There has been much talk about voter turnout in the black community since the October 12th elections in Louisiana. The conversation has been mostly blaming voters for not showing up, over concerns that Governor John Bel Edwards a democrat — now in a runoff will have more difficulty winning November 16th. The question is, what has the party of JBE done to truly engage black voters? It is a given that most black voters, especially in the south are democrats. Yet voter apathy is high, and in a state that is 34% black only second to Mississippi the black vote has the power to shift elections in a major way.
From the perspective of someone who has been deeply engaged in the political process over the last few years, I can tell you the Democratic Party in Louisiana and Baton Rouge do a terrible job marketing democrats to the state. To put it bluntly, typically the only candidate that really gets support by the party is the most marketable and moderate white democrat you can find. I’ll use the Louisiana Secretary of State race and Baton Rouge’s three parish wide races with a single democrat vs a republican as examples.
Gwen Collins – Greenup is in her second race for Louisiana Secretary of State. She ran in a special election in 2018 and received 41% of the vote state wide. She had little to no money or help in that special election, but the powers that be have done nothing to help this black woman. The proof of that is, Collins – Greenup’s last campaign finance report showed she had $9,709.82 on hand going into the primary election. Compared to JBE who had over $3 million on hand. She again is in the runoff against a single republican, and has had no help from the party. Yet, the democrats in Louisiana believe they can spike black voter turnout by asking thousands of black people to go out again and vote for John Bel Edwards, a moderate, white democrat from Amite, Louisiana.
Democrats could be funding Collins – Greenup and getting black people excited about the opportunity to elect the first black person to state wide office in Louisiana since reconstruction. Yet, this sister isn’t politically connected to the establishment and she’s not white so the party deems her not worth the investment for a statewide run. Or at least that’s how it seems. The question is, what more does the woman need to do? She’s made the runoff with no help and no money twice, a little help could go a long way and help JBE at the same time.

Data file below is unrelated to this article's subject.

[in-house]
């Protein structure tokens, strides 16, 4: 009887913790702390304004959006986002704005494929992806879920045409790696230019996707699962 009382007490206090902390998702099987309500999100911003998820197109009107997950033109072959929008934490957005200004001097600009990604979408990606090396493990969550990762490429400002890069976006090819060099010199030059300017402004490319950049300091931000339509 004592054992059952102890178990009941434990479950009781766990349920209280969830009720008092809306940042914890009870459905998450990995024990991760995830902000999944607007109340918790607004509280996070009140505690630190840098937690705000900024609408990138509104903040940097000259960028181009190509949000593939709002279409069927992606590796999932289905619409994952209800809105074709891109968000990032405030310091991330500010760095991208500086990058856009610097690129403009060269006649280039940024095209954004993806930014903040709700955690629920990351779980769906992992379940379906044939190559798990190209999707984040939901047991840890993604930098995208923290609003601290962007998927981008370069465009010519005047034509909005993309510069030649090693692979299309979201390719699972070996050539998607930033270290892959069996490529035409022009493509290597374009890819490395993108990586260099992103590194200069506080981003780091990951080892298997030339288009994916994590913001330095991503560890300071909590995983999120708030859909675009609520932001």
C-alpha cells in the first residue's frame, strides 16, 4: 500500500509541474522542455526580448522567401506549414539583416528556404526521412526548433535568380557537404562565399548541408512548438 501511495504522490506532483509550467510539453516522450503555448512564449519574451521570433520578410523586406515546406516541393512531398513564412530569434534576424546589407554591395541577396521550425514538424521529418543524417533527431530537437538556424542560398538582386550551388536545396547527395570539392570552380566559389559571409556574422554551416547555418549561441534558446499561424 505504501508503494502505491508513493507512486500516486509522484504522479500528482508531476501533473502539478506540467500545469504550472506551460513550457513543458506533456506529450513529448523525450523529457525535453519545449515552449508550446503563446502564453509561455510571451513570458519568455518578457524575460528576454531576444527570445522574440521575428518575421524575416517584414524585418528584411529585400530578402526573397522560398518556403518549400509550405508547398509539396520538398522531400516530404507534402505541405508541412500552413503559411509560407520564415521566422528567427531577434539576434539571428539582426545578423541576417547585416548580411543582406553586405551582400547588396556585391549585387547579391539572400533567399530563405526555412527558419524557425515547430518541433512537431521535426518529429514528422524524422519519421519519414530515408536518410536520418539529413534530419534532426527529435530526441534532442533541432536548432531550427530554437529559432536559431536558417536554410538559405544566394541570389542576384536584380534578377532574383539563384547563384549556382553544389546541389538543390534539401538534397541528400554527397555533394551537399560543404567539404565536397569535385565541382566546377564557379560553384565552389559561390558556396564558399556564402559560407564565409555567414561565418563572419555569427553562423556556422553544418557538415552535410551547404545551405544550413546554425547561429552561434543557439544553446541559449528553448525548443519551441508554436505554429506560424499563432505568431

Next, Councilwoman Donna Collins – Lewis ran for Clerk of Court, Dr. Rani Whitfield ran for Coroner, and Attorney Jonathan Holloway ran for Tax Assessor in East Baton Rouge Parish. Each of these candidates were more than qualified for the positions they ran for yet the democratic party invested little money in their campaigns. Each of their campaigns were supplied with workers for election day and each had some workers the week leading up to the election. Here is the problem, in a parish the size of East Baton Rouge population 400,000 it takes resources to reach all voters. Resources that are harder to raise if you’re a black candidate. Look at the average black candidates campaign finance report in comparison to a white person running for the same position and you’ll understand my point. The resources just aren’t there and there are a host of reasons for this.
Here we had the possibility to flip each of these offices from the control of republicans in Baton Rouge and the party makes minimal investment from the state level and the local party required each campaign to give them over $3,000 to send out a mailer parish wide with their endorsement.
Let me stop right there to make a point. The local democratic party should be raising money for the candidates, not taking money from the candidates. This practice has gone on for some time now, and it highlights why it is hard for democrats to engage voters and win. Unless the party is going to get serious about helping electable candidates that are black, the party should stop being upset that black voters aren’t getting excited to go vote.
It really isn’t hard to understand. We live in the deep south, and for most black people we’ve never seen people who look like us hold certain offices. So when one of us runs and we find out they have a plan to create change we can get excited about that. Asking black voters to get excited about JBE after most of their communities still look the same four years later isn’t going to cut it. Do I support John Bel Edwards? Yes, I want to see him reelected. I simply understand that if the party doesn’t change its strategy and begin to support black candidates with as much intensity as they do white moderates — voter turnout will continue to suffer.
Some person much smarter than me, with a degree in phycology or sociology would tell you that people connect with people who are from the same background as them. So if it works for social science, why isn’t it working in the political science of Louisiana’s democratic party. We shouldn’t have to wait for our favorite black political insider to run, there are people qualified with the tenacity to run already on the ballot and they deserve our full support. Finically and boots on the ground support, not just word of mouth.
If we want to increase black voter turnout, increase the support for black candidates running for office on the ballot now. Otherwise the “Phony Rispone” ads may just result in some state appointees and employees eating bologna sandwiches in January. Black voter turnout will increase when we get serious about candidates like Gwen Collins – Greenup and the three parish wide candidates in Baton Rouge who didn’t get the support they deserved.